Cubs, Chisox Fans Achieve a Tentative Truce
JOHN YDSTIE, host:
The Houston Astros try to pull even tonight in game two of the World Series. Last night in Chicago, the hometown White Sox used timely hitting and strong relief pitching to beat Houston 5-to-3 and to take a one-game-to-nothing lead in the best-of-seven series. This is the first World Series for the White Sox since 1959, so the team's early advantage over the Astros was certain to spread joy throughout the Windy City. Or was it? NPR's Tom Goldman investigated and sent this report.
TOM GOLDMAN reporting:
Last night at US Cellular Field, it was Fourth of July in October.
(Soundbite of fans; fireworks)
GOLDMAN: Chicago outfielder Jermaine Dye prompted a bombs bursting in air display with a first-inning home run that did three things: It gave the White Sox a 1-to-nothing lead, it signaled the beginning of the end for Houston's starting pitcher Roger Clemens--the 43-year-old future Hall of Famer lasted only two innings--and it sent Chicago into a tizzy.
(Soundbite of fans)
GOLDMAN: But something gnawed at me as I listened to those bellowing Chicagoans. Was it real? Was this, in fact, a united city crazy about its long-overdue baseball heroes or were there as I'd been told by a simmering few, pockets of anger and resentment? Was White Sox success on the South Side of Chicago really prompting ill-will on the North where the Chicago Cubs play? Was the city's baseball civil war heating up? There was only one way to find out: Leave the game.
(Soundbite from game)
Unidentified Man: But, yeah, he'll go inside. He goes in with a purpose and he goes in with conviction and goes in there for strikes many, many times. Nobody out in the White Sox's half of the second with Everett on third, Rowand at first base.
GOLDMAN: With the score tied 1-to-1, I left the happy sanctuary of US Cellular Field and drove west on Highway 90/94. Destination? Wrigleyville, the North Side area around legendary Wrigley Field, the Cubs' ivy-covered home. I strolled into Sluggers World Class Sports Bar right across the street from Wrigley. Inside, bunches of White Sox fans and Derrick Threwit(ph), a man who says he bleeds Cubs blue.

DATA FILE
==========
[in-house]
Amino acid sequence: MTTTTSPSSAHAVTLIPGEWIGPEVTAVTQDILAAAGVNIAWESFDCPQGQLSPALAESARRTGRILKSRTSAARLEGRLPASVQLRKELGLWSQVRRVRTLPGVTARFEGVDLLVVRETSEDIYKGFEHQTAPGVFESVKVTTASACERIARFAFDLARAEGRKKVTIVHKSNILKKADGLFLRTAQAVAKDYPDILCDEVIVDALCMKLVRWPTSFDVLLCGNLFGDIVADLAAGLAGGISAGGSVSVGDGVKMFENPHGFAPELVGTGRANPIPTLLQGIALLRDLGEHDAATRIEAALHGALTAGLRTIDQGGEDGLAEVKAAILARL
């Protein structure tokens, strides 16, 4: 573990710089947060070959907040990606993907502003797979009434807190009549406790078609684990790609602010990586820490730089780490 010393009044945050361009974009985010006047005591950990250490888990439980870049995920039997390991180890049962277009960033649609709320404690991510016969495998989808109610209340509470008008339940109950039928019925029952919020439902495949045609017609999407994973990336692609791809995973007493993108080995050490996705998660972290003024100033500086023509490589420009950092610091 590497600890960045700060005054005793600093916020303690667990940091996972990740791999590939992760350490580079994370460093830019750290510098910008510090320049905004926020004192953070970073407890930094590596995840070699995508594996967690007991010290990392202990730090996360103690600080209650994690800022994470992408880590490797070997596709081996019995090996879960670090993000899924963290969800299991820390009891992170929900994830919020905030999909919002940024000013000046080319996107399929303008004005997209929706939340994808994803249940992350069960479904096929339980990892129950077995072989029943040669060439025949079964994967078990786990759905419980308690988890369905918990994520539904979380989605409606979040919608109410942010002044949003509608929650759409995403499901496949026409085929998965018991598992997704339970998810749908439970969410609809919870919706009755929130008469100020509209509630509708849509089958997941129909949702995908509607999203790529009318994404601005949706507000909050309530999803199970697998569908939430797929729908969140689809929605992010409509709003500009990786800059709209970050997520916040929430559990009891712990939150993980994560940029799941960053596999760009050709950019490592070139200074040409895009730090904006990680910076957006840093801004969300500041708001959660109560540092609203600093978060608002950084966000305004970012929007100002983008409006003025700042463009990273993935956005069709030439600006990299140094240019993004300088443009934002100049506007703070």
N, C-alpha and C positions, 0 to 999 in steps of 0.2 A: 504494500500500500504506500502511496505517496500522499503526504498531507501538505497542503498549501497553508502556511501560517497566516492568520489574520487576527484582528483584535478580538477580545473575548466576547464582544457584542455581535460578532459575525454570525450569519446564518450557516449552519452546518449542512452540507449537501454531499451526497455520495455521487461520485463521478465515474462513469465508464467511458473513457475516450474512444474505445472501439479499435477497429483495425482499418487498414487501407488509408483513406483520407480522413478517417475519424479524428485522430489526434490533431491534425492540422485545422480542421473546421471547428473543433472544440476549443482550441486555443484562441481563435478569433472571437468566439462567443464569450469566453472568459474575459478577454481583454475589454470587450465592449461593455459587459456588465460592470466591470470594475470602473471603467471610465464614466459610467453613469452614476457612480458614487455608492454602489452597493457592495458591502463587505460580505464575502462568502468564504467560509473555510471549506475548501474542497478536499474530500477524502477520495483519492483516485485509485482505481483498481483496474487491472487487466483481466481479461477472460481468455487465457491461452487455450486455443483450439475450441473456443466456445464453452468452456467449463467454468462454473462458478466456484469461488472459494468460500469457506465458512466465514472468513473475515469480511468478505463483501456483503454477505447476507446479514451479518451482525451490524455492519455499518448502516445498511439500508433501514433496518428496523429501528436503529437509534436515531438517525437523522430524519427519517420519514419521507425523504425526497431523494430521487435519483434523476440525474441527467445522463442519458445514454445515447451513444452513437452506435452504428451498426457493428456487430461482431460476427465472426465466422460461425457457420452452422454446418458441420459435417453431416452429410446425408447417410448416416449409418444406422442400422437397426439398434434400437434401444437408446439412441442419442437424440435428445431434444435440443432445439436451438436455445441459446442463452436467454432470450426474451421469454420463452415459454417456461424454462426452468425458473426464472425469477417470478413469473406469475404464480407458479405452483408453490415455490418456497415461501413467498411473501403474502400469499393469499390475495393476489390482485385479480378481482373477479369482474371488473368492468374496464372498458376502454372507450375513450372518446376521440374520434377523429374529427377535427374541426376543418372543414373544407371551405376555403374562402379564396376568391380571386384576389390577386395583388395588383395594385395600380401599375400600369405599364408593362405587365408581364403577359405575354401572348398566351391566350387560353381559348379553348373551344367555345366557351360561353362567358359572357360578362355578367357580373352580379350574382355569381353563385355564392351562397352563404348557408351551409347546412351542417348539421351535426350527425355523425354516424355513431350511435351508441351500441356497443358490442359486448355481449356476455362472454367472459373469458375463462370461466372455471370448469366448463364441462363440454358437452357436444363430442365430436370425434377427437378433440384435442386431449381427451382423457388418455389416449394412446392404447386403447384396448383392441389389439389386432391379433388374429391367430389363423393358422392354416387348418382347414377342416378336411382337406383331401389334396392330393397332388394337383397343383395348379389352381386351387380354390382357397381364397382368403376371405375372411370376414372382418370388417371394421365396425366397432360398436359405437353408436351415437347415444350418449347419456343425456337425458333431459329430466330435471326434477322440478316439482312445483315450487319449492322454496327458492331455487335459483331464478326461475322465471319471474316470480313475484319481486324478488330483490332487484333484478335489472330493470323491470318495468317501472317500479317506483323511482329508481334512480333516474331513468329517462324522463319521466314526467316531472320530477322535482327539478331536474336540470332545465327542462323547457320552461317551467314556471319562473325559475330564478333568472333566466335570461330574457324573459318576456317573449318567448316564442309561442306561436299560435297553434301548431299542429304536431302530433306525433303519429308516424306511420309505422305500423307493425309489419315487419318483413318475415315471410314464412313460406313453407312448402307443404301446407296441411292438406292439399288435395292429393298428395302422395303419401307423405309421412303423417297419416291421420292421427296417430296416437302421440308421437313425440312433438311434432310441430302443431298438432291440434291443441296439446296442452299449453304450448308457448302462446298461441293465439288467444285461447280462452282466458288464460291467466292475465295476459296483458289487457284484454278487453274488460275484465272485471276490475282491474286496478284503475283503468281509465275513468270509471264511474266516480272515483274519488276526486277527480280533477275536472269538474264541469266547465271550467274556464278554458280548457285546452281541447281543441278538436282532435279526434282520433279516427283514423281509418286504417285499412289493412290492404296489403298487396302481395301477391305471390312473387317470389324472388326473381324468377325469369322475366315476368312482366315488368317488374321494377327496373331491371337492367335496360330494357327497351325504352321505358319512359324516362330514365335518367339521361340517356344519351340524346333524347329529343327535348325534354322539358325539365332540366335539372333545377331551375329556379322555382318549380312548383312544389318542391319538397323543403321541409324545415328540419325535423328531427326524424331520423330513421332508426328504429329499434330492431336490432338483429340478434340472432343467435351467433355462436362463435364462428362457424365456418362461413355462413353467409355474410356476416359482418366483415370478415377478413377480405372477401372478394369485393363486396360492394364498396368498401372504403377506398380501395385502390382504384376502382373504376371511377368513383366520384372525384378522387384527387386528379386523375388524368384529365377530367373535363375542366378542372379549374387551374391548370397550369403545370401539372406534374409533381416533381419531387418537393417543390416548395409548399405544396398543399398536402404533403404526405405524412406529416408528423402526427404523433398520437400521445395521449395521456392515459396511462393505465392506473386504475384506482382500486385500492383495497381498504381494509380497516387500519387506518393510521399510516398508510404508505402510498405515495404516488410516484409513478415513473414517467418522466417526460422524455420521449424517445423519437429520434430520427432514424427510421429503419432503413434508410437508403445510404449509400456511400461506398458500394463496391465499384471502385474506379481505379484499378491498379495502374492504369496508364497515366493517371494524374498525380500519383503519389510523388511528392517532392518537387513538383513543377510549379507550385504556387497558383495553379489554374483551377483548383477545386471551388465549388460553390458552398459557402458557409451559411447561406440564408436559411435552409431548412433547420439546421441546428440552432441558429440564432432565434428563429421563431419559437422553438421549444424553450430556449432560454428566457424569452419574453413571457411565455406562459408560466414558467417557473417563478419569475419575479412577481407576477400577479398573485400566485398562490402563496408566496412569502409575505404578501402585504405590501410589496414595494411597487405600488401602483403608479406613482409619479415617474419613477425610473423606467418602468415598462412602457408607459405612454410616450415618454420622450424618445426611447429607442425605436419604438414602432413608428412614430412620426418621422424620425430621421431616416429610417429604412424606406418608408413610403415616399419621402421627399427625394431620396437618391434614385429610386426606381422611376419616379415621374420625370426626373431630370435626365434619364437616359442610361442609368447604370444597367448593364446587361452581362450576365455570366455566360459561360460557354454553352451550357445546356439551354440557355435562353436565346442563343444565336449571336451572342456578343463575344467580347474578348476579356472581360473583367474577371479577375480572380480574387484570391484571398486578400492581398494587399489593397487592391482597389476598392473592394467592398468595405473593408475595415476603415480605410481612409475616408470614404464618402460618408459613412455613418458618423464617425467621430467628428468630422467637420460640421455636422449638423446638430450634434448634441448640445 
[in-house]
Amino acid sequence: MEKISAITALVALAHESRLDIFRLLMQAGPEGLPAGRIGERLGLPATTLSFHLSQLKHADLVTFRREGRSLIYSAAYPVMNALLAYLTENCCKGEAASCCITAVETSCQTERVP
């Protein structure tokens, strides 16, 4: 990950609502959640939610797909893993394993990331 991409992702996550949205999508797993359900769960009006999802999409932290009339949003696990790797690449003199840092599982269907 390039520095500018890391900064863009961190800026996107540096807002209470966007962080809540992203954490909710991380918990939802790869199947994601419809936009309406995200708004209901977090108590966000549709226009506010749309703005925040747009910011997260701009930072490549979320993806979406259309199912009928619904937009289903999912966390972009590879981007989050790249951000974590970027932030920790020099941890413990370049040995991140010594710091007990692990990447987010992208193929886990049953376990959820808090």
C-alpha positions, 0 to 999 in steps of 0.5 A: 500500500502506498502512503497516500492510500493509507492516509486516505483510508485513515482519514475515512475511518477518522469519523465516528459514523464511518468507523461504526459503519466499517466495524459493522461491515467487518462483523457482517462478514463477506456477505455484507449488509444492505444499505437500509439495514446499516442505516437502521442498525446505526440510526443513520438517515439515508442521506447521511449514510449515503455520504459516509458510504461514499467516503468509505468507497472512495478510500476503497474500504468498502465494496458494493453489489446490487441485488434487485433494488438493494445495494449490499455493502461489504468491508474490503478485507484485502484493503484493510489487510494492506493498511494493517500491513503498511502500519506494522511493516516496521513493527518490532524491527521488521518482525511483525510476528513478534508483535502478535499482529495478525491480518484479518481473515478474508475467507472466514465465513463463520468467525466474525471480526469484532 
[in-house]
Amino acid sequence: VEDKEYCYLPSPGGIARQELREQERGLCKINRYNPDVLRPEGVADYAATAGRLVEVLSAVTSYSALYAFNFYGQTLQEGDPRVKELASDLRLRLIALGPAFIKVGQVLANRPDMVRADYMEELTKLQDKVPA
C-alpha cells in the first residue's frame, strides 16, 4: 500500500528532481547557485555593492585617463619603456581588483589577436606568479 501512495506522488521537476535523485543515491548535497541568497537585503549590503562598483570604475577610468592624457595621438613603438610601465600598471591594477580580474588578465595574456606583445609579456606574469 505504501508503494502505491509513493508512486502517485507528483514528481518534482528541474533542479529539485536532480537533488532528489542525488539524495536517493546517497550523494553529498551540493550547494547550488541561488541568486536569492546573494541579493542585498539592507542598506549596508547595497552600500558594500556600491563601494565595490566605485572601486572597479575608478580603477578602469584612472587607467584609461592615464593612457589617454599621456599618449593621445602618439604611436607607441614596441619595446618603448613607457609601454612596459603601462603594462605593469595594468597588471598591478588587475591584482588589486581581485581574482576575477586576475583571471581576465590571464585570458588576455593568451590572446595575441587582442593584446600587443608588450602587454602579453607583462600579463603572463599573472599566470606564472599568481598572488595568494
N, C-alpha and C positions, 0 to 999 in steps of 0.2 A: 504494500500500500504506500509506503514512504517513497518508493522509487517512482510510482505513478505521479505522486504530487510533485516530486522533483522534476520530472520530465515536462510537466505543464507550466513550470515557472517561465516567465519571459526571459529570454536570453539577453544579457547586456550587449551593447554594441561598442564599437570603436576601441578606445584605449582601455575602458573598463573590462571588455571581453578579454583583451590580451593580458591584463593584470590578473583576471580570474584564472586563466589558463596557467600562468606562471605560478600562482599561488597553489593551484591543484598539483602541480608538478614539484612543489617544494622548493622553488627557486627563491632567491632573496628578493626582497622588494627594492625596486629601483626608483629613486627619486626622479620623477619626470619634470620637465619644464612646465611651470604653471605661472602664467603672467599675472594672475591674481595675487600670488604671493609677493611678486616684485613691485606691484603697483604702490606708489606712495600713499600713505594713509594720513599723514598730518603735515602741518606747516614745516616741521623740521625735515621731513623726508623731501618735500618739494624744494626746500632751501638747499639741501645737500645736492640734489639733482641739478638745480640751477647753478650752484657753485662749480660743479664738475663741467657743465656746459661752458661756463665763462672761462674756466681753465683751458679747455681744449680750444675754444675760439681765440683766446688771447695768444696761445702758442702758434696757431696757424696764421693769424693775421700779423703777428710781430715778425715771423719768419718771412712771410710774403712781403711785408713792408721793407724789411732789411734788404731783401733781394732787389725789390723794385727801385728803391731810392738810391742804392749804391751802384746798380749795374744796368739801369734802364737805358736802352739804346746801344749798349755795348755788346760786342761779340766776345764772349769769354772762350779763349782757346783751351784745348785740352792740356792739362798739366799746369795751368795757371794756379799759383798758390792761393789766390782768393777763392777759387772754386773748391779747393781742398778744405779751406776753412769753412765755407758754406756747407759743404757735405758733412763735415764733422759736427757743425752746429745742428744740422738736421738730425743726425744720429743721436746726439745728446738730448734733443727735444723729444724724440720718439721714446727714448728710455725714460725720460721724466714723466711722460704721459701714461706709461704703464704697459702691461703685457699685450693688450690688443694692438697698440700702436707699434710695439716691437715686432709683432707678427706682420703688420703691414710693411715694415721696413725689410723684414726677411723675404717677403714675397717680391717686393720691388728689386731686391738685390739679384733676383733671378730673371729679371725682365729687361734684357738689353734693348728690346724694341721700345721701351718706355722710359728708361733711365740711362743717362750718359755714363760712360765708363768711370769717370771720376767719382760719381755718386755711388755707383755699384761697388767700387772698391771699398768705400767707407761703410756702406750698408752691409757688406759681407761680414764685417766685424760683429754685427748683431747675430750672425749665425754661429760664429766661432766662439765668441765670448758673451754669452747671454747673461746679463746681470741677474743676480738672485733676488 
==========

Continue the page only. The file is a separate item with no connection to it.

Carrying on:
Mr. DERRICK THREWIT: I'm out here supporting the Chicago team. Obviously we'd be much happier if it was the Cubs. We are out here 'cause we do live in Chicago. We do appreciate the South Side. That's why we're here.
GOLDMAN: OK. So the Sox are a great uniter then.
Mr. THREWIT: No. If--I'm here for Chicago. I didn't say I was here for the Sox.
Unidentified Man: Oh, get out. Yeah! Yeah!
GOLDMAN: In another part of the bar, brothers Mike and Jay Russell(ph) were very much there for the Sox. Watching the game on a big-screen TV, they erupted as third baseman Joe Crede smacked a fourth-inning solo home run. It broke a 3-3 tie and turned out to be the winning run. Feeling quite confident in the midst of Wrigleyville, the brothers explained that Chicago's presence in this World Series is especially sweet because it means the White Sox are breaking their long World Series drought--they hadn't been in since 1959--before the Cubs broke their drought. They haven't been in since 1945. Indeed, Jay Russell made the rivalry sound not like a civil war but the Civil War.
Mr. JAY RUSSELL: We grew up, we were taught if you like the White Sox, you hate the Cubs. We hate them. They're everything the White Sox are not. They're the pretty boys in town. The White Sox are for the average man, the blue-collar worker. Of course, now I'm a white-collar worker but I still love the White Sox.
GOLDMAN: There was a lot to give hope to White Sox fans last night. Their team hit home runs. Their relief pitchers dominated the end of the game, and perhaps most significantly, if the series stretches on, Roger Clemens may not be able to play. Last night, he had hoped to become the oldest pitcher to win a World Series game, but instead he limped off the field with an injured hamstring. Tonight will bring new drama in game two and another night of love and hate and civic pride spilling forth at Sluggers Sports Bar and throughout the city. Tom Goldman, NPR News, Chicago.
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